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The Indian Veterinary Journal (February, 2013)
110
Indian Vet. J., February 2013, 90 (2) : 110 - 111
Therapeutic Management of Ascites in Dogs
M. Saravanan1, K. Sarma, M. Kumar, K. Mahendran and D.B. Mondal
Division of Medicine, Indian Veterinary Research Institute, Izatnagar 243 122, Bareilly, UP
(Received : 17-02-2012; Accepted : 30-04-2012)
Ascites is one of the most commonly found
clinical problems in dogs. It refers to the over
accumulation of tr a n s u d ate within th e
peritoneal cavity (Rudloff, 2005). This condition
may occur in portal hype r t e n s ion,
hypoalbuminemia and renal retention of sodium
and water (Chandler et al., 1995). Ascites has
also been attributed to conditions like chronic
hepatic fai lur e , congestive hea r t failure,
malnutrition and ancylostomiasis (Randhawa
et al ., 1988). The aim of this study was to
ascertain changes in haema to-biochemical
profile of dogs suffering from ascites and find
out suitable therapetic measures.
Materials and Methods
Present investigation was carried out on 15
dogs of different breeds and age which were
presented with the history of accumulation of
fluid in abdomen from August 2010 to Jan, 2011
in Re f e r r al Veterin ar y , Polycli n i c , I VR I ,
Izatnagar, Bareilly. History of each dog was
noted in relation to breed, age, sex, body weight
etc for epidemiological study. Blood samples
were collected on day 0, 10 and 20 of post-
treatment for haematobiochemical analysis and
evaluati on of therapeut ic respo nse. Blo od
smears were prepared from the ear margin
capillary bed for DLC. Abdominocentesis was
done with the help of sterile needle (5-7 cm, 22
gauges) to re l ive dyspnea . Abdo m i n a l
ultrasonography was performed (Nyland et al.
2002).
Treatment was instituted with dextrose
25%@ 100 ml i/v for five days followed by
furosemide (Lasix, M/s Aventis) @ 2mg/kg bid
p.o. daily for 10 days along with the supportive
treatment of B co m p l ex and vi t a m in C
(Eldervit, M/s Elder Pharmaceuticals Pvt Ltd)
@ 2ml i/m every alternate day for 12 days, inj.
Ceftriaxone sodium @ 25mg/kg bw and Astymin-
3 40ml i/v o.d. for 5 days. Criteria for evaluating
the efficacy of treatment were return to normal
appetite, clinical remission, and improvement
of haematobiochemical parameters on day 10
an d 20 of pos t - t r e a t m ent. The statistical
analysis was done as per the standard methods.
Results and Discussion
Dogs between the age groups 5 to 7 years were
mostly affected and the occurrence was higher
in males (60%) as compared to females (40%).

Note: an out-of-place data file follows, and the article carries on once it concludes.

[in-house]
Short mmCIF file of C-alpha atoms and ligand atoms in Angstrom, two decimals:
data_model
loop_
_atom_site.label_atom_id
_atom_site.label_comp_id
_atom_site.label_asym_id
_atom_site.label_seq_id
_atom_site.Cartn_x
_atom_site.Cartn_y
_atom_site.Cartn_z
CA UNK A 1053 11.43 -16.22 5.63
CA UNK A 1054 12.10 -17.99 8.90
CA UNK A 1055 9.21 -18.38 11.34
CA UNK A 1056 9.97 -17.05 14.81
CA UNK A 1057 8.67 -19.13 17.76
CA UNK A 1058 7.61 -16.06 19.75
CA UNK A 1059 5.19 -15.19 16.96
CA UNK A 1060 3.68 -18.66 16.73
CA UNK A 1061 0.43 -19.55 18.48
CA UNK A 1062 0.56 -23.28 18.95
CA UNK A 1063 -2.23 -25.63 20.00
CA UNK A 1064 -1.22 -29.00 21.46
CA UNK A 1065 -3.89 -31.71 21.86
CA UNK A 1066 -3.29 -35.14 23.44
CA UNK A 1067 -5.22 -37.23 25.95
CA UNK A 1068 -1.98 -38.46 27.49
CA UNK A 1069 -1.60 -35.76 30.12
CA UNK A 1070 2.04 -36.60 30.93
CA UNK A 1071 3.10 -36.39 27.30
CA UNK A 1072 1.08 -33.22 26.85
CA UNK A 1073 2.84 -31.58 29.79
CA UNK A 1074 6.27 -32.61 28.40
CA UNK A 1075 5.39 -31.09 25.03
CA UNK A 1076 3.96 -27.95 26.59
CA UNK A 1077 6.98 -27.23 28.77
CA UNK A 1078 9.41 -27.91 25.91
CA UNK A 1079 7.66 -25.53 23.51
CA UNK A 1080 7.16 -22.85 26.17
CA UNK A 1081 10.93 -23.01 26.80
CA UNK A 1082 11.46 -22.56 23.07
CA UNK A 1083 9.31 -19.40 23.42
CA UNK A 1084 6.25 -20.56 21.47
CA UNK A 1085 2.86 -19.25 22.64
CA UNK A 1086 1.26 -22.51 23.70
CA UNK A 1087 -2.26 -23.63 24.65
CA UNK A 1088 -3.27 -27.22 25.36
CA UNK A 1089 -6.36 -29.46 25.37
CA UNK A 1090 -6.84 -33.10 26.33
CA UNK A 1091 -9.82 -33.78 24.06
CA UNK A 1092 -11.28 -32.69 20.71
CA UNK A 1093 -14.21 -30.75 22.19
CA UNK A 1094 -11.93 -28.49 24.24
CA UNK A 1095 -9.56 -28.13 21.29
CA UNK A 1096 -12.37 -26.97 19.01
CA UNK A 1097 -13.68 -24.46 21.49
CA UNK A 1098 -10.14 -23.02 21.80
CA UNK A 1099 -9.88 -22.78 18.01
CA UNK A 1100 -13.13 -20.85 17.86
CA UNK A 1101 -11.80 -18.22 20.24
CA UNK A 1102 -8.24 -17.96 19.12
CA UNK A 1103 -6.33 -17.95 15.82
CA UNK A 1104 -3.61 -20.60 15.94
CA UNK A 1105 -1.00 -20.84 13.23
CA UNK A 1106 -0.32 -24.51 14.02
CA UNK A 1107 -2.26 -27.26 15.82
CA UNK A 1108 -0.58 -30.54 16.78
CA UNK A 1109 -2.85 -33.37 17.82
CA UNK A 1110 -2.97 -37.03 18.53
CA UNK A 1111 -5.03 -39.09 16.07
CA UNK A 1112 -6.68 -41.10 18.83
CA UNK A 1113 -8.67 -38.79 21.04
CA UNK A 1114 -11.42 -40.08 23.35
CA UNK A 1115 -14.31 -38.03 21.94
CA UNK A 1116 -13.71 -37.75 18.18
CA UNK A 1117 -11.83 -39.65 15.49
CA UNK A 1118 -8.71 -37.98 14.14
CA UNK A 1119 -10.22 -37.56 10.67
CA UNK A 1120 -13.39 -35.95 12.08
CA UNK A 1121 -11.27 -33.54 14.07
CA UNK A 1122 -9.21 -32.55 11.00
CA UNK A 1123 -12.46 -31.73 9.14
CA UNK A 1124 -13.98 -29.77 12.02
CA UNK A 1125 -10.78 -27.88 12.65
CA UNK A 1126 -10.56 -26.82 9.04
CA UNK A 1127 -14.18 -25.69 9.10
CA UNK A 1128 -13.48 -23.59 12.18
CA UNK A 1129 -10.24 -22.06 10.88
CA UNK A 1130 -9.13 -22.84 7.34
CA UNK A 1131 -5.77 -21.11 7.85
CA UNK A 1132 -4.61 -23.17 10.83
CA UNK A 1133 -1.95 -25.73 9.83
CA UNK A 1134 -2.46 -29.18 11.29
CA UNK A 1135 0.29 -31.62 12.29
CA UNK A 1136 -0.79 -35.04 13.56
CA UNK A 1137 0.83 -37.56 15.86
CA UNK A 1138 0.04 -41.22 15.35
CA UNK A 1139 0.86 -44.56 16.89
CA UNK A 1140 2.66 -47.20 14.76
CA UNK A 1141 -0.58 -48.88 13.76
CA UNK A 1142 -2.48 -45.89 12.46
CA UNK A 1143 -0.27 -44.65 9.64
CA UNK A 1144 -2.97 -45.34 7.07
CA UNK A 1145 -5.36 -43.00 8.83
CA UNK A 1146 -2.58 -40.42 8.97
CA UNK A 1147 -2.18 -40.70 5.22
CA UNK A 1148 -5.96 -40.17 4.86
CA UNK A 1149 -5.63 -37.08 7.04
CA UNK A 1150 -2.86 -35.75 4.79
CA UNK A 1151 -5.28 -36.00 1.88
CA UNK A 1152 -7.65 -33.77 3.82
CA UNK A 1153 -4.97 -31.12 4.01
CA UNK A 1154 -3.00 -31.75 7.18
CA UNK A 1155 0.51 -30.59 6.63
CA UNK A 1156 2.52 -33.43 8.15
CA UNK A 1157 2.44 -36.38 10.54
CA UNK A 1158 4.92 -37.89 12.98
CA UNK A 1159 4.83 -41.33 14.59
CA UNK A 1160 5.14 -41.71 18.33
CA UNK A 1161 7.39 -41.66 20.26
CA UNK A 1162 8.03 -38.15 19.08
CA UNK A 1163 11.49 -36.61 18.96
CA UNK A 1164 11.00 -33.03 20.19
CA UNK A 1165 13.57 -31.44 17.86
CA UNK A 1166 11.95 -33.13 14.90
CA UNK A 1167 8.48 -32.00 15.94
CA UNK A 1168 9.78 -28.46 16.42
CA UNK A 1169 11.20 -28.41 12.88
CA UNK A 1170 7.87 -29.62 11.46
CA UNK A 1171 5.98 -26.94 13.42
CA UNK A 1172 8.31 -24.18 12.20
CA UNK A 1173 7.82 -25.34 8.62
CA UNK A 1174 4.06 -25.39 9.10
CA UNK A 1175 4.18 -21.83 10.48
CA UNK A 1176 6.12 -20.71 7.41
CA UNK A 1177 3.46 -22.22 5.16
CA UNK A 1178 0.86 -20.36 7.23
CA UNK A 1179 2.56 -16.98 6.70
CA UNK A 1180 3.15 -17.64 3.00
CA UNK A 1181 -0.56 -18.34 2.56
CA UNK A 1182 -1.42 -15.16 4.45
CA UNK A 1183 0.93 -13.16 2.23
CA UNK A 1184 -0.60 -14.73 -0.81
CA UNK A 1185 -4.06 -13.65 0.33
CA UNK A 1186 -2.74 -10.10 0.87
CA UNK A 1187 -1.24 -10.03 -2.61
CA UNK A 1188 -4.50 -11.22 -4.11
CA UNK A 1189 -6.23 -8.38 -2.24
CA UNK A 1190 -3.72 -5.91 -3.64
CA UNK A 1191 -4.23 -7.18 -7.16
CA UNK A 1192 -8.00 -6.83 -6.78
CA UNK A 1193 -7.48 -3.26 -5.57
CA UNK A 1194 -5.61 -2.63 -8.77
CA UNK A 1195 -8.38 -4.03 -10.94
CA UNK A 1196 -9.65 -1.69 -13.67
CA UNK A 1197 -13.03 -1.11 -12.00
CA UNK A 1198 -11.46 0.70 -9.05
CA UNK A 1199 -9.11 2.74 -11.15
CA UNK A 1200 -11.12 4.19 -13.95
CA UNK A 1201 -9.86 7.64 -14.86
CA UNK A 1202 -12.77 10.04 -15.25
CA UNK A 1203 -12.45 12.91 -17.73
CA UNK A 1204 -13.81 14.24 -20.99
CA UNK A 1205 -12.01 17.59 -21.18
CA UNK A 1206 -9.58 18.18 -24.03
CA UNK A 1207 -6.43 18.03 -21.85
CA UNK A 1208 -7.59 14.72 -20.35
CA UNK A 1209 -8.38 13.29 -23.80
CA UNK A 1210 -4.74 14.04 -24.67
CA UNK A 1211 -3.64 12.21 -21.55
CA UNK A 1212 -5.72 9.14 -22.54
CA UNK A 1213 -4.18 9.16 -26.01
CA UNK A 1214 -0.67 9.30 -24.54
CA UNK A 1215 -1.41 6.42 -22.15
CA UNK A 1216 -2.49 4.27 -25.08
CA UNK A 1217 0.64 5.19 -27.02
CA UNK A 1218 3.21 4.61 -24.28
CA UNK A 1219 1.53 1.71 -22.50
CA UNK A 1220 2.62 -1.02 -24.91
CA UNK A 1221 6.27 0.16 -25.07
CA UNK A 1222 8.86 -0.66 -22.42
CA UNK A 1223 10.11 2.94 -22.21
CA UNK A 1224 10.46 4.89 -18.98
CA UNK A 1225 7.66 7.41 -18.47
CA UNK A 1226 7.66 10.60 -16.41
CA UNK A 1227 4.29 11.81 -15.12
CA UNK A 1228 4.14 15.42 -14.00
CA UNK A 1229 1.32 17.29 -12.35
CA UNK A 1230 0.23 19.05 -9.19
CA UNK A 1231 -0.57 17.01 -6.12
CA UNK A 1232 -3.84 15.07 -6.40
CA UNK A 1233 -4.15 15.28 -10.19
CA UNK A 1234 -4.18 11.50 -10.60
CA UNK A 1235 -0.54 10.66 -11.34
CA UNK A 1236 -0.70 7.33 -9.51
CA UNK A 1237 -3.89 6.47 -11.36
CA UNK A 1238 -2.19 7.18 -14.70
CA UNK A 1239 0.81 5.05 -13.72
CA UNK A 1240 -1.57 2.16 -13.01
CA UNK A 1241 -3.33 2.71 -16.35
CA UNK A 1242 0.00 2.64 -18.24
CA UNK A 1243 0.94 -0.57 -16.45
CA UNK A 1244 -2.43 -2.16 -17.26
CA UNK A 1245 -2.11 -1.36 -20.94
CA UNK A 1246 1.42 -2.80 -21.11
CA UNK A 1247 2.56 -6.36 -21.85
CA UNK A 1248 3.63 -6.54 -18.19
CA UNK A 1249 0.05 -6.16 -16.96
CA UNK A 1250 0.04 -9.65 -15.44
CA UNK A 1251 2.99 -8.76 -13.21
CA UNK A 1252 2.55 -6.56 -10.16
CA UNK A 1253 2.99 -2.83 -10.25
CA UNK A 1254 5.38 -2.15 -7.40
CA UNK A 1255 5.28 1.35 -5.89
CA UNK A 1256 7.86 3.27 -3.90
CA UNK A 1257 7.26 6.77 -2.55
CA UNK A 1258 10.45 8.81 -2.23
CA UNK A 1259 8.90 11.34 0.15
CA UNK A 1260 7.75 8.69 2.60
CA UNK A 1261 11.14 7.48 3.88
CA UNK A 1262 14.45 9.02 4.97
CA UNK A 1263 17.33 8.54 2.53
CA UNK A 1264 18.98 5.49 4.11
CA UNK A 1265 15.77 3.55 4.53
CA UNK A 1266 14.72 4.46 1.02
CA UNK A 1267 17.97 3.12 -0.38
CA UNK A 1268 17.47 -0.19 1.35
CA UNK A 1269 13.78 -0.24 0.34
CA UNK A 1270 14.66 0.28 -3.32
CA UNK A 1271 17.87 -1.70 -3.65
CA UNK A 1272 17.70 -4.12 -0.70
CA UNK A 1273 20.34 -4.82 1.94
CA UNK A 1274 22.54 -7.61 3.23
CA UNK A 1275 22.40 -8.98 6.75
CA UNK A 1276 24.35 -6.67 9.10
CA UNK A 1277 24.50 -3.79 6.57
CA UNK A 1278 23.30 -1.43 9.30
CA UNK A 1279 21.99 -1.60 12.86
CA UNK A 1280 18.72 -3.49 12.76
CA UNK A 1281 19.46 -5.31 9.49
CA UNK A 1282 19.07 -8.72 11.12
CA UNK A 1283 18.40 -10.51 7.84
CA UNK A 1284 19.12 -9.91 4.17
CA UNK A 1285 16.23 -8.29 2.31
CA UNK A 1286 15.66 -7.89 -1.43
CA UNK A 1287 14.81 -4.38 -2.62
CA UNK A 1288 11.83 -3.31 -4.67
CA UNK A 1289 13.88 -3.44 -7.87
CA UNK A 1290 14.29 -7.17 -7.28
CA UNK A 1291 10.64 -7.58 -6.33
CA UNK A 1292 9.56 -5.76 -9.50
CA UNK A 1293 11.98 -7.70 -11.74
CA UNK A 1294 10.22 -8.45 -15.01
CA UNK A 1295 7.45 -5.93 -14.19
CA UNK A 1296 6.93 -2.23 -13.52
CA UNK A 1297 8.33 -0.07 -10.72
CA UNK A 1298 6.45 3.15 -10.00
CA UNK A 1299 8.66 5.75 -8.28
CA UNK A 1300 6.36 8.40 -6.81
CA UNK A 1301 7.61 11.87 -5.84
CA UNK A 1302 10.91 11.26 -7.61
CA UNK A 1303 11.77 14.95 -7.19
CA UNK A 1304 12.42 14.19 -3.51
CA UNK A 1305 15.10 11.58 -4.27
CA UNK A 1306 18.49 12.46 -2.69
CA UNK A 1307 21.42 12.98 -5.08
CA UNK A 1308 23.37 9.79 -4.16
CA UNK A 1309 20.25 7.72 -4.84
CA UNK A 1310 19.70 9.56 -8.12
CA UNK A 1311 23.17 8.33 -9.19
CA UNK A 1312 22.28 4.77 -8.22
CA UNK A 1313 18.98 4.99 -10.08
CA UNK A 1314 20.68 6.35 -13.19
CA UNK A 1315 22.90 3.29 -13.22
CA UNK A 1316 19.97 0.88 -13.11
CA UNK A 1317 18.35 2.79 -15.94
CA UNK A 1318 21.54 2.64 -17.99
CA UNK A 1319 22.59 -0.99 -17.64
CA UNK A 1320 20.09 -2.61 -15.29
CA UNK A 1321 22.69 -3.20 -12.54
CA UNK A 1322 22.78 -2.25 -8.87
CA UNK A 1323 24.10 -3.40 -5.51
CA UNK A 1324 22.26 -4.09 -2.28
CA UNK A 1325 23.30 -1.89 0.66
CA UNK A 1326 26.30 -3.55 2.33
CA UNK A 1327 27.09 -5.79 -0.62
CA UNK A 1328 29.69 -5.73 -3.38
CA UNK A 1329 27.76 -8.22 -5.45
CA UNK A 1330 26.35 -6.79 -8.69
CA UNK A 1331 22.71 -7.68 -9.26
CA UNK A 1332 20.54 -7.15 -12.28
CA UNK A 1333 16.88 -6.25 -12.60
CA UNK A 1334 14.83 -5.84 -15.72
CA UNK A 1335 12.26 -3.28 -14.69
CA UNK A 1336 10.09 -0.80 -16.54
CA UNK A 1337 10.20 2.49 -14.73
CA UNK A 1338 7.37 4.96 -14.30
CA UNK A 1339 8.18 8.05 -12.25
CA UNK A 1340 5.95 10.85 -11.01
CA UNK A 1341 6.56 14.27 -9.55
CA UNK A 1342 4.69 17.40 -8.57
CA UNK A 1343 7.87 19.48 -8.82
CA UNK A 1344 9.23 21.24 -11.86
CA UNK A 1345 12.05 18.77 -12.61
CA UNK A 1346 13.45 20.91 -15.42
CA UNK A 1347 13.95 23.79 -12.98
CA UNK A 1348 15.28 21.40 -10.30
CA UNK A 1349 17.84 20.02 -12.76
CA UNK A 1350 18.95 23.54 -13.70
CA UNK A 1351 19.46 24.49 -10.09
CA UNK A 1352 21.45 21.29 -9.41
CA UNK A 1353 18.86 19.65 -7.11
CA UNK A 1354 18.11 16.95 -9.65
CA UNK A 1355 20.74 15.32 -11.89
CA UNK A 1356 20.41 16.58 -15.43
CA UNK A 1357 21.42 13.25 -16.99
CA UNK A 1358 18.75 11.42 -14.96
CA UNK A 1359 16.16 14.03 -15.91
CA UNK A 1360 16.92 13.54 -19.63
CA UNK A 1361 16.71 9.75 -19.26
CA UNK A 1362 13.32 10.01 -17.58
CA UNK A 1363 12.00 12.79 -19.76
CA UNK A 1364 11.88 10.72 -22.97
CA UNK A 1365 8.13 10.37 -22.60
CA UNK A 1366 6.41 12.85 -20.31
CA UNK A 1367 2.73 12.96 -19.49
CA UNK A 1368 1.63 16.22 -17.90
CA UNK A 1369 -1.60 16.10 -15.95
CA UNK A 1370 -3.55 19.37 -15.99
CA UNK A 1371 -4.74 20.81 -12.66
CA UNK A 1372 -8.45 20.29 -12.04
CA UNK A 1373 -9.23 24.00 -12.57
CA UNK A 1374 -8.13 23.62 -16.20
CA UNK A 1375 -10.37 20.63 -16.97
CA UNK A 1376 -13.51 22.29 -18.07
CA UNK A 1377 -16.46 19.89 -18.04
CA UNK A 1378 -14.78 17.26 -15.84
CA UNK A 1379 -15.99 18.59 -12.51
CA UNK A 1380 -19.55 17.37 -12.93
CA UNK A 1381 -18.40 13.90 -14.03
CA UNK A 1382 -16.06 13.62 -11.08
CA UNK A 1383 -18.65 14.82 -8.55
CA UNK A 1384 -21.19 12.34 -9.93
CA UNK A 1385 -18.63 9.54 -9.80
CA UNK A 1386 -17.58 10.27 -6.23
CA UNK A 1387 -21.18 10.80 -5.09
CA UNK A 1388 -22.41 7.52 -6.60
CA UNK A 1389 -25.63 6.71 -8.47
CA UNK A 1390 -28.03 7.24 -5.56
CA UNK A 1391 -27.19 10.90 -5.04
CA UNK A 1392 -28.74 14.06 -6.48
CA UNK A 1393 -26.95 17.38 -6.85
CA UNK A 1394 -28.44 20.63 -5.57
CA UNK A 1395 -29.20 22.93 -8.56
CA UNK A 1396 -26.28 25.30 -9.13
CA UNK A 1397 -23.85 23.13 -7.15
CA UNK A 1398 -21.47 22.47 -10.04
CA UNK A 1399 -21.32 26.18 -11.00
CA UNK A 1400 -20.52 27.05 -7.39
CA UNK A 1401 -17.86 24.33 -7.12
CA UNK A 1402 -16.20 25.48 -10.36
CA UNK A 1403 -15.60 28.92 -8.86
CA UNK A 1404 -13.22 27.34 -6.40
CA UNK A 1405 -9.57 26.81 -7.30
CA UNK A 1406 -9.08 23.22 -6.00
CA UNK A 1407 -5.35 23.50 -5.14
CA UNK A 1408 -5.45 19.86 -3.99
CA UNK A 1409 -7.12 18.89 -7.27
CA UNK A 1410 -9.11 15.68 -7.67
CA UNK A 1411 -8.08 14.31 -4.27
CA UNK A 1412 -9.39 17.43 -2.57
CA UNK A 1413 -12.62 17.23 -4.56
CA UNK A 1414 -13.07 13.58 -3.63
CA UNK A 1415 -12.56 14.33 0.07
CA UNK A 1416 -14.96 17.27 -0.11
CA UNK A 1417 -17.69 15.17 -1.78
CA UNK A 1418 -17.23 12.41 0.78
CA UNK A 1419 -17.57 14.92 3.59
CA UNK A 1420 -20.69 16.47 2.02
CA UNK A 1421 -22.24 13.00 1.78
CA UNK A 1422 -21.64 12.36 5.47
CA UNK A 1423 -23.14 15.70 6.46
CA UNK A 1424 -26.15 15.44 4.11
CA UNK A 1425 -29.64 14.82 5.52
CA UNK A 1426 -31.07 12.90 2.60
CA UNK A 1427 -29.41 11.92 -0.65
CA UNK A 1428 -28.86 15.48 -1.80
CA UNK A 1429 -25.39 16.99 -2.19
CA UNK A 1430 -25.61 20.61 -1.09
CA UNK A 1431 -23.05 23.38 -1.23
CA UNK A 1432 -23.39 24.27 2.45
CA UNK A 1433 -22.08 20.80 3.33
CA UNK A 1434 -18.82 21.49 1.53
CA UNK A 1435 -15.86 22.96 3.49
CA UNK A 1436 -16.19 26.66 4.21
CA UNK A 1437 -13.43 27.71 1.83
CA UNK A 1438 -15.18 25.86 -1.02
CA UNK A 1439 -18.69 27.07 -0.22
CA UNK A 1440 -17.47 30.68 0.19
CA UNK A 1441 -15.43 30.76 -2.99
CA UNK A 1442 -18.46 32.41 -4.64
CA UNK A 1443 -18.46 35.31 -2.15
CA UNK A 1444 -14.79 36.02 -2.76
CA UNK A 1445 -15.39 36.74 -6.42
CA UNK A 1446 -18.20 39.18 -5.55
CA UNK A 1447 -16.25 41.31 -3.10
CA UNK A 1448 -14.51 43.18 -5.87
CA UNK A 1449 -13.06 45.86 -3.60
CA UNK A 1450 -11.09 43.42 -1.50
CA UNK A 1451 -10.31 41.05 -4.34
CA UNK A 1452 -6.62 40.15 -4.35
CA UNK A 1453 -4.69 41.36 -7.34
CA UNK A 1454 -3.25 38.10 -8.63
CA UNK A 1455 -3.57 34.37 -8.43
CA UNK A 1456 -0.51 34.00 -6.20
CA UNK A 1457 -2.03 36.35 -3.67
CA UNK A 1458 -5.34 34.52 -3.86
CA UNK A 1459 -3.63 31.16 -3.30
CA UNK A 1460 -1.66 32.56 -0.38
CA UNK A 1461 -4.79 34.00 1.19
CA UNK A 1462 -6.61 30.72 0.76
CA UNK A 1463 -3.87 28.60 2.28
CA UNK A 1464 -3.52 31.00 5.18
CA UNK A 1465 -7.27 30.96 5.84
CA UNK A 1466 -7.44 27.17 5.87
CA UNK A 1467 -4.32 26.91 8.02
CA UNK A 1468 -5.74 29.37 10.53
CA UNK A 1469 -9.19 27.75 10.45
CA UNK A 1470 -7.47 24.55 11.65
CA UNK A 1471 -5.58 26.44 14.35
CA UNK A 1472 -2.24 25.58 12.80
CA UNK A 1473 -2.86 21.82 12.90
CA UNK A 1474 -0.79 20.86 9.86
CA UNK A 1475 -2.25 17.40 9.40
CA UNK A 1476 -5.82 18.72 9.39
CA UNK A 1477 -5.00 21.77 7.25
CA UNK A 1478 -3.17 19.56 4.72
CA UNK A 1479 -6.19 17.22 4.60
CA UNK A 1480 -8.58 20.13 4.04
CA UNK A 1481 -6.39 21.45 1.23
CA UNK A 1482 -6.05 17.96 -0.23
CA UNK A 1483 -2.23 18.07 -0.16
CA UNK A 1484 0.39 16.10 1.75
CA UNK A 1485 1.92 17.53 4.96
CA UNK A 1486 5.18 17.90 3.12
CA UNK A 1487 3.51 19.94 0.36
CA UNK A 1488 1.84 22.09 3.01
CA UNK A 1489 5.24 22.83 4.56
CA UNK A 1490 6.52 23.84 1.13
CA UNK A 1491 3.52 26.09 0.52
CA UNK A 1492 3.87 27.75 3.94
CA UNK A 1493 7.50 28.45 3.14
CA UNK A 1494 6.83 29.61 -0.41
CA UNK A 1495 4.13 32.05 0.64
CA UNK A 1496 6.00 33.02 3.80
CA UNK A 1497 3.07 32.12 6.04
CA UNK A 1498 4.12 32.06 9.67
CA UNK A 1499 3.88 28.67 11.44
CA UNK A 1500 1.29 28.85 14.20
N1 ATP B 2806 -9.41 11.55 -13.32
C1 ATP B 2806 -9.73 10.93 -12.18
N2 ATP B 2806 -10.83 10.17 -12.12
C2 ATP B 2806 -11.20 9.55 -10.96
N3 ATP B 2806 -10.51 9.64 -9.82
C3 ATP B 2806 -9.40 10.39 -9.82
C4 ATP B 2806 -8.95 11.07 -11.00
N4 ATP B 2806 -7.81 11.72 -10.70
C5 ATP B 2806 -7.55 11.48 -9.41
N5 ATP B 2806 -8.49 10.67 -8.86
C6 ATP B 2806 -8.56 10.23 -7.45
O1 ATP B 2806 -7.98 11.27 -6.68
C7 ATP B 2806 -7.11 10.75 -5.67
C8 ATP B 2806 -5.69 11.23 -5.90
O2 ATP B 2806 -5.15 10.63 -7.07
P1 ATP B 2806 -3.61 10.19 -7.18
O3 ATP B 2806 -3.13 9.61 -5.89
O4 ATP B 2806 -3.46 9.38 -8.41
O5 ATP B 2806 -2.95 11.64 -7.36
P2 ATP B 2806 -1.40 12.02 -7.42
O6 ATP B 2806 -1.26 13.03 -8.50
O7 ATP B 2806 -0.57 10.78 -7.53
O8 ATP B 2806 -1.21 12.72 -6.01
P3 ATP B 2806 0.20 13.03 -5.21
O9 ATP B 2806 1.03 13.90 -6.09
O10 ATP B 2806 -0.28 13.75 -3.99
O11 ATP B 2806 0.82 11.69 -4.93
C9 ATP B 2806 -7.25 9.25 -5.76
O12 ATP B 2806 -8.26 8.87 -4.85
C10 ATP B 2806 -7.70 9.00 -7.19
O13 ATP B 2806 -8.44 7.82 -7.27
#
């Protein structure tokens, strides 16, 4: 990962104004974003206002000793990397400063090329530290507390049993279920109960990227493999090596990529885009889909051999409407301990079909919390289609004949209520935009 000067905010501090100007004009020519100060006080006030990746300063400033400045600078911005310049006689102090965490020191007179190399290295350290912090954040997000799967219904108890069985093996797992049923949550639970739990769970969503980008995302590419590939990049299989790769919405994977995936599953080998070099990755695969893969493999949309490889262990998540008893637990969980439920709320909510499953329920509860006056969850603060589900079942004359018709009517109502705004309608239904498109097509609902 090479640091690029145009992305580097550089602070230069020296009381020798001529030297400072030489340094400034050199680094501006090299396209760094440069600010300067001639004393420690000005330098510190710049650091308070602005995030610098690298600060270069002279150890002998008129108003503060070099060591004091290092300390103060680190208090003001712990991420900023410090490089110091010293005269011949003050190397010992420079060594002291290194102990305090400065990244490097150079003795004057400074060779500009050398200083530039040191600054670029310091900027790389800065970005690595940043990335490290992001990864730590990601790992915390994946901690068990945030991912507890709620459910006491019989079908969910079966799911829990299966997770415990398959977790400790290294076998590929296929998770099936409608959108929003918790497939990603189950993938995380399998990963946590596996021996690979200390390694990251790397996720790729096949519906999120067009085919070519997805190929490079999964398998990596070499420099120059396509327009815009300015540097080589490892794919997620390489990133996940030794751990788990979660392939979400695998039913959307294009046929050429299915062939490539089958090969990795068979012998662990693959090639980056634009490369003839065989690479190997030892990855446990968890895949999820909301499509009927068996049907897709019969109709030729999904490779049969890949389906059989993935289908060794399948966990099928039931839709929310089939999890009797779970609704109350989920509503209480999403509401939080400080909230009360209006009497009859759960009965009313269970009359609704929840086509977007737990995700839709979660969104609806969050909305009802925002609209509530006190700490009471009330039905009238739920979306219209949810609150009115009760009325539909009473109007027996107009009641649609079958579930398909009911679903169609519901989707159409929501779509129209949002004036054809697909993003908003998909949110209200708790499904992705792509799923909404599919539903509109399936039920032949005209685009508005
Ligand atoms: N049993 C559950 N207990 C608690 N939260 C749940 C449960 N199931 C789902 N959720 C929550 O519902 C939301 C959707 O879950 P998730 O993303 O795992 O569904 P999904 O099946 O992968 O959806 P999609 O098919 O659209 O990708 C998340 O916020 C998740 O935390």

The higher occ u r r e n c e wa s observed in
Pomeranian (33.33%) followed by Lab Retriever
(20%), Boxer (16.66%), Doberman (13.33%),
Mongrels (10%) and Alsatian (6.66%), The
clinical signs revealed anorexia, lethargy and
accumulation of fluid in abdomen in all the dogs.
Adbominal palpation revealed fluid thrill while
body girth measurement revealed distended
abdomen. Abdominal Ultrasonography revealed
anechoic areas in all dogs whereas hyper-echoic
liver was noticed in five dogs.
Hae m a t o l ogy revealed signif i c a n t l y
lower (P<0.05) Hb (9.49±0.28 g/dl) and PCV
(34.39±1.36 %) whereas TLC and DLC showed
non-significant variation. Serum biochemical
analys is revealed low ser um tot al pro tein
1Corresponding author : Em ail : sara82vet@yahoo.com
The Indian Veterinary Journal (February, 2013)
111
(4.40±0. 20 g/dl) on day 0 indicatin g
hypoproteinem i a . Skardo v a ( 1 991) a l s o
observed decrease of total protein and albumin
in the blood serum of ascetic dog. Increased
level s of ALT (228.5 3 ±22. 17 IU/L) showe d
necrotic damage of liver resulting in leakage of
enzymes from hepat ic ce ll s i n t h e b l o o d
(Cornelius et al., 1975).
The dogs responded well to treatment
within 10 days. Improvement in attitude and
appetite was noted and reduction in abdominal
fluid accu m u l a t i o n co u l d be obse r ve d .
Ultrasonography on day 20 revealed improved
liver status.
Table. Haematobiochemical changes in ascetic dogs (before and after therapy)
Parameters Day 0 Day 10 Day 20
Haemoglobin (gm/dl) 9.49±0.28a10.48±0.39b11.21±0.25c
Packed cell volume (%) 34.39±1.36 a34.04±0.57ac 39.96±0.46b
Total Leukocyte count (x1000/µl) 9.49±0.30 10.48±0.15 11.21±0.17
Neutrophil (%) 82.93±0.96 81.27±1.11 81.07±1.08
Lymphocyte (%) 15.00±1.03 16.13±0.94 16.27±0.91
Monocyte (%) 2.07±0.27 2.60±0.32 2.67±0.32